Tag Archives: Secularism

Ozzano & Giorgi, “European Culture Wars and the Italian Case”

In September, Routledge released “European Culture Wars and the Italian Case: Which side are you on?” by Luca Ozzano (University of Turin) and Alberta Giorgi (University of Coimbra).  The publisher’s description follows:

This book aims to understand the European political debate about contentious issues, framed in terms of religious values by religious 9781138840324and/or secular actors in 21st century. It specifically focuses on the Italian case, which, due to its peculiar history and contemporary political landscape, is a paradigmatic case for the study of the relationships between religion and politics.

In recent years, a number of controversies related to religious issues have characterised the European public debate at both the EU and the national level. The ‘affaire du foulard’ in France, the referendum on abortion in Portugal, the recognition of same-sex marriages in many Western European States, the debate over bioethics and the regulation of euthanasia are only a few examples of contentious issues involving religion. This book aims to shed light on the interrelation between these different debates, as well as their broader meaning, through the analysis of the paradigmatic case of Italy. Italy summarizes and sometimes exasperates wider European trends, both because of the peculiar role traditionally played by the Vatican in Italian politics and for the rise, since the 1990s, of new political entrepreneurs eager to exploit ethical and civilizational issues.

This work will be of great interest to scholars and students of a number of fields within the disciplines of political science, sociology and law, and will be useful for courses on religion and politics, political parties, social movements and civil society.

Stolz, et. al., “(Un)Believing in Modern Society: Religion, Spirituality, and Religious-Secular Competition”

In January, Ashgate will release “(Un)Believing in Modern Society: Religion, Spirituality, and Religious-Secular Competition” by Jörg Stolz (University of Lausanne, Switzerland), Mallory Schneuwly Purdie (University of Lausanne, Switzerland),  Thomas Englberger (University of Lausanne, Switzerland), Judith Könemann (University of Münster, Germany), and Michael Krüggeler (University of Münster, Germany). The publisher’s description follows:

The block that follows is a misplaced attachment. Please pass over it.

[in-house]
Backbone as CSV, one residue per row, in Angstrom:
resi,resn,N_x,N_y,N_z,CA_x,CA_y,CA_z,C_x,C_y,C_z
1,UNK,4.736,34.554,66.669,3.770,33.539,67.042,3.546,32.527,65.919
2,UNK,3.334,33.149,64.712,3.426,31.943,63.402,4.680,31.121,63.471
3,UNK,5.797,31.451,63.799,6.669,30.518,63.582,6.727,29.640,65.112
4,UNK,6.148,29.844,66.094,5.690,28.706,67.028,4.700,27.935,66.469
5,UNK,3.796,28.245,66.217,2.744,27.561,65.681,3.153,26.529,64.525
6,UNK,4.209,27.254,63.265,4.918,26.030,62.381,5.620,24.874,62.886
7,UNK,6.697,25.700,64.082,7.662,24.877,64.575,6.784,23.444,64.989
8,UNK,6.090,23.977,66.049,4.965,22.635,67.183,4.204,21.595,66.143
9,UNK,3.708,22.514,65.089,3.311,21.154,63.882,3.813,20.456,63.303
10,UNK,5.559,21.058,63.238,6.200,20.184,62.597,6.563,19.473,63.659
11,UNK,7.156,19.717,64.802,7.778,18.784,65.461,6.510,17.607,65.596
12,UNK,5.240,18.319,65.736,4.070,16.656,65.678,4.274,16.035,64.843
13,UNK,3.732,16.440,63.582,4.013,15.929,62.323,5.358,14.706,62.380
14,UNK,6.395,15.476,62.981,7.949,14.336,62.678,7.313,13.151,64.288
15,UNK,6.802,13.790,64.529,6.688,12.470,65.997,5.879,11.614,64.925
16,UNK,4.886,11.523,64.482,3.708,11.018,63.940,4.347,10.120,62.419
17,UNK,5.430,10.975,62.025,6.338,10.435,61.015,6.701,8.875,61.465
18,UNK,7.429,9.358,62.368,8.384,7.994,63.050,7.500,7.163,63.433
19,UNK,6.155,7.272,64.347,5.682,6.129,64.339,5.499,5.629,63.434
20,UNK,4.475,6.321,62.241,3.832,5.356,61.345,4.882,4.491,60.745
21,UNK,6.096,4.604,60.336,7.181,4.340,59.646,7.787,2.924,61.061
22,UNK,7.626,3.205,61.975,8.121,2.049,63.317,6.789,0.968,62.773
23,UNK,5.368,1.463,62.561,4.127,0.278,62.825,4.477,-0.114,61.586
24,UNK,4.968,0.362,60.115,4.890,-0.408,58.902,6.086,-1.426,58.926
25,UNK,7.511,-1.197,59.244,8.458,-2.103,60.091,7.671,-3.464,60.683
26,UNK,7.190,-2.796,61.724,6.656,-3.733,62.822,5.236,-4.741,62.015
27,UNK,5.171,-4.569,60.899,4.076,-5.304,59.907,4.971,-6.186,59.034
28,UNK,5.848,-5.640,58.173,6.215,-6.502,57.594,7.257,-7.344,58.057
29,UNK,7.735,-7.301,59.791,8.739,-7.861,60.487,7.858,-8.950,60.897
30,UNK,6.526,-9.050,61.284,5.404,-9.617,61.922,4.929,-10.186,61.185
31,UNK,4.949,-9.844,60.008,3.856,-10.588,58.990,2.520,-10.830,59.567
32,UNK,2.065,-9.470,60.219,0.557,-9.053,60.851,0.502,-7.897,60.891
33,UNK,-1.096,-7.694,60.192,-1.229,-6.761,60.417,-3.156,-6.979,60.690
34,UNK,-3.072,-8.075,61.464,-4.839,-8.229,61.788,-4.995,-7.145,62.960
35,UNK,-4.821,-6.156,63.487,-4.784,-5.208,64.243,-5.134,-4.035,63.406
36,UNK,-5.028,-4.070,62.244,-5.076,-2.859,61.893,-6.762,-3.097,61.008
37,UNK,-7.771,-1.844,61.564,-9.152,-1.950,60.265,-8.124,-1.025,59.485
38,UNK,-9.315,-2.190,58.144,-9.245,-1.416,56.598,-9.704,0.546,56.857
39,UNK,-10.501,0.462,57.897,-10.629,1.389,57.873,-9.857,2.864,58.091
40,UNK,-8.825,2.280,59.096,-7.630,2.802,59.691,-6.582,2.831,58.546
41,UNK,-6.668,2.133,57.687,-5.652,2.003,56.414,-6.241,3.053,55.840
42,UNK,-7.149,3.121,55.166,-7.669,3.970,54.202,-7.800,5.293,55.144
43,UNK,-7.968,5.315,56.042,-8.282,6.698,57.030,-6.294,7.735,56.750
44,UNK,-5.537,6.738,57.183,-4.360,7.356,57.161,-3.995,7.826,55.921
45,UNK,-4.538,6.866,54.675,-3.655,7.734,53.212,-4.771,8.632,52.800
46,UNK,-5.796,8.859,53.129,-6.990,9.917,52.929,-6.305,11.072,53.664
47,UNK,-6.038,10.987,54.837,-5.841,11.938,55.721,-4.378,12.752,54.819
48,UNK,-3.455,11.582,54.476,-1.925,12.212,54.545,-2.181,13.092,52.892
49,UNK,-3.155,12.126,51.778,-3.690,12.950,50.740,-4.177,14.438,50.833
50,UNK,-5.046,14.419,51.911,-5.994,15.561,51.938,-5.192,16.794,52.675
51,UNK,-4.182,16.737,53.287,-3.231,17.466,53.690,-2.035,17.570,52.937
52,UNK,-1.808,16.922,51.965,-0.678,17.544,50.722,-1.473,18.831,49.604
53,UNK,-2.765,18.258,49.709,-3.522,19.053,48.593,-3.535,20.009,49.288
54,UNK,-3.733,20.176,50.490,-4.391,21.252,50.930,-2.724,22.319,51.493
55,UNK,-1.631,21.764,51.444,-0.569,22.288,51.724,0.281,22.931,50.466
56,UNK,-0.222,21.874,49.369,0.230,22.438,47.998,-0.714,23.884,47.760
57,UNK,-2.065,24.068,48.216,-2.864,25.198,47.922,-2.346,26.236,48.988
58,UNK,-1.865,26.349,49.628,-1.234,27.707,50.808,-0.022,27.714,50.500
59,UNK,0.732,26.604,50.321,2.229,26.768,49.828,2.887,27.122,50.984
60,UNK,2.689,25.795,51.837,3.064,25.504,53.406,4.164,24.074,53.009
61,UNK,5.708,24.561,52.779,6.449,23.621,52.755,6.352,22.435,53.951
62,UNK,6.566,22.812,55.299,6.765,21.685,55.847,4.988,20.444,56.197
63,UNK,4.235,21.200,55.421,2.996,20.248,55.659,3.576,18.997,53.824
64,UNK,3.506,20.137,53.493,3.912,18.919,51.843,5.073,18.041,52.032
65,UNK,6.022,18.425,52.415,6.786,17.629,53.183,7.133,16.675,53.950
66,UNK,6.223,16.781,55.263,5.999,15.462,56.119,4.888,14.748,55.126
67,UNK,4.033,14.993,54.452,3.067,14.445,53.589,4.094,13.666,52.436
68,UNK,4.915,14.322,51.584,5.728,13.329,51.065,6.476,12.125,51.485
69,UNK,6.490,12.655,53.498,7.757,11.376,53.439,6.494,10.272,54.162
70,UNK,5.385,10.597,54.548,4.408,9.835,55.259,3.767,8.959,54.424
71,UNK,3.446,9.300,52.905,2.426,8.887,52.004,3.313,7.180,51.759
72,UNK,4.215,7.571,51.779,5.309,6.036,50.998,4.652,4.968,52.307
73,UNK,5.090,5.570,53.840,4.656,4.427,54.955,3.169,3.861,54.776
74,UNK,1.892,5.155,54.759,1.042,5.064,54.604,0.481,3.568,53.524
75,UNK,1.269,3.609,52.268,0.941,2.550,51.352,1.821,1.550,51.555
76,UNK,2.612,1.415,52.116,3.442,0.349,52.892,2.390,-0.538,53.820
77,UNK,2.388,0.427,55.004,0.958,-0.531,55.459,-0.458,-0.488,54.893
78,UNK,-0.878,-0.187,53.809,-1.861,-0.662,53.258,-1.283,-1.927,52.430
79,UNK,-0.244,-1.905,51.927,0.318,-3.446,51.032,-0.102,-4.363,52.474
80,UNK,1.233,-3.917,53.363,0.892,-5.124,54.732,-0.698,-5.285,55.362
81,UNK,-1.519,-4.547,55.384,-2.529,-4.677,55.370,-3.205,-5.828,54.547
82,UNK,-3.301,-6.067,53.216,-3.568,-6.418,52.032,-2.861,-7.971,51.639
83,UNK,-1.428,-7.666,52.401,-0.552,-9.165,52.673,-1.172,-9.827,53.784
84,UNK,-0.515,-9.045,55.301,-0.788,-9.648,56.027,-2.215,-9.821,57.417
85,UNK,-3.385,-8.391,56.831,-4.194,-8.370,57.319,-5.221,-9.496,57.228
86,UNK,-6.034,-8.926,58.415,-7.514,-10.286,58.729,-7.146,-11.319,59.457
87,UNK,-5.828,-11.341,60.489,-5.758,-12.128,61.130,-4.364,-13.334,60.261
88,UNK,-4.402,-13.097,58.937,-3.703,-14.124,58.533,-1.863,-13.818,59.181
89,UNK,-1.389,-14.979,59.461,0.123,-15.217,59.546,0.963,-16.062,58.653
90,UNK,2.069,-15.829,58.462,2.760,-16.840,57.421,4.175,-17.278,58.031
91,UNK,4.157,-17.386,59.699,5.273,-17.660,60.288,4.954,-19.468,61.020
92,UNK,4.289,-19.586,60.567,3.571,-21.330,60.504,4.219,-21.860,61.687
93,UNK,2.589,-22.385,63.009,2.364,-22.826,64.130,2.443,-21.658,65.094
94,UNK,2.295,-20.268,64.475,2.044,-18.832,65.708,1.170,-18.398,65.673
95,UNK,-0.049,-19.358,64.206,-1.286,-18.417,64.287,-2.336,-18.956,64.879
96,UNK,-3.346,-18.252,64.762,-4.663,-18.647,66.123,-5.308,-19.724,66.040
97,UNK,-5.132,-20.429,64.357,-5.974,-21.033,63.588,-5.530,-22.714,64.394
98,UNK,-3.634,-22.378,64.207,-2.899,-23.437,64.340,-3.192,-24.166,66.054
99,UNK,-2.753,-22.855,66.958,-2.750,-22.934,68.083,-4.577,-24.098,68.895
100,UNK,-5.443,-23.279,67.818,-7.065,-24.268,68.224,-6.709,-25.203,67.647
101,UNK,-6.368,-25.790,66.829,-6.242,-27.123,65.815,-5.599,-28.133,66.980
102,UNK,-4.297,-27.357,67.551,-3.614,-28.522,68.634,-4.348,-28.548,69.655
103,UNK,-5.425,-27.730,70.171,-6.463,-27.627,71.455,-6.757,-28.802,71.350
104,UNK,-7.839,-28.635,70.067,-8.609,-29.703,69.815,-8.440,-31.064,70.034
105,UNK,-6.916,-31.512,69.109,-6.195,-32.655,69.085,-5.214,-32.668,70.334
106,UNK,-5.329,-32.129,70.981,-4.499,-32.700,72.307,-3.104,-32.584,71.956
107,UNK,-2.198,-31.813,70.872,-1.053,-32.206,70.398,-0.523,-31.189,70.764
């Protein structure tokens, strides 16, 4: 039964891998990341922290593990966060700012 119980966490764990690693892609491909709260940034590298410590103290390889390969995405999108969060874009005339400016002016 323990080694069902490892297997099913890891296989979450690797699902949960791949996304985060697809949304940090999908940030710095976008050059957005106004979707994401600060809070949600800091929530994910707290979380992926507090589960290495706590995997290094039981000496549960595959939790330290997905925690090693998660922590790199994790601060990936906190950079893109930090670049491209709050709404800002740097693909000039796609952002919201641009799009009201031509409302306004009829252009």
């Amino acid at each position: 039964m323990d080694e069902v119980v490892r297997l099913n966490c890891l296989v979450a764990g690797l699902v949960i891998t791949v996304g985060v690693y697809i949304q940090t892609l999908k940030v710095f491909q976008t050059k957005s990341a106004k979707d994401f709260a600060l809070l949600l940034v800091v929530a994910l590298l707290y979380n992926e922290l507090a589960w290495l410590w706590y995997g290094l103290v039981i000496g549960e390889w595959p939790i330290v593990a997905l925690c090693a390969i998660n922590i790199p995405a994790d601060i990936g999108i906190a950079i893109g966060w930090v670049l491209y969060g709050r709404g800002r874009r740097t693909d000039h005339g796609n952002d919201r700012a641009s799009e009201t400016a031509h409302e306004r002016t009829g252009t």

This landmark study in the sociology of religion sheds new light on the Unknownquestion of what has happened to religion and spirituality since the 1960s in modern societies. Exposing several analytical weaknesses of today’s sociology of religion, (Un)Believing in Modern Society presents a new theory of religious-secular competition and a new typology of ways of being religious/secular. The authors draw on a specific European society (Switzerland) as their test case, using both quantitative and qualitative methodologies to show how the theory can be applied. Identifying four ways of being religious/secular in a modern society: ‘institutional’, ‘alternative’, ‘distanced’ and ‘secular’ they show how and why these forms have emerged as a result of religious-secular competition and describe in what ways all four forms are adapted to the current, individualized society.

“Reimagining the Sacred” (Kearney & Zimmermann, eds.)

Next month, Columbia University Press will release “Reimagining the Sacred” edited by Richard Kearney (Boston College) and Jens Zimmermann (Trinity Western University). The publisher’s description follows: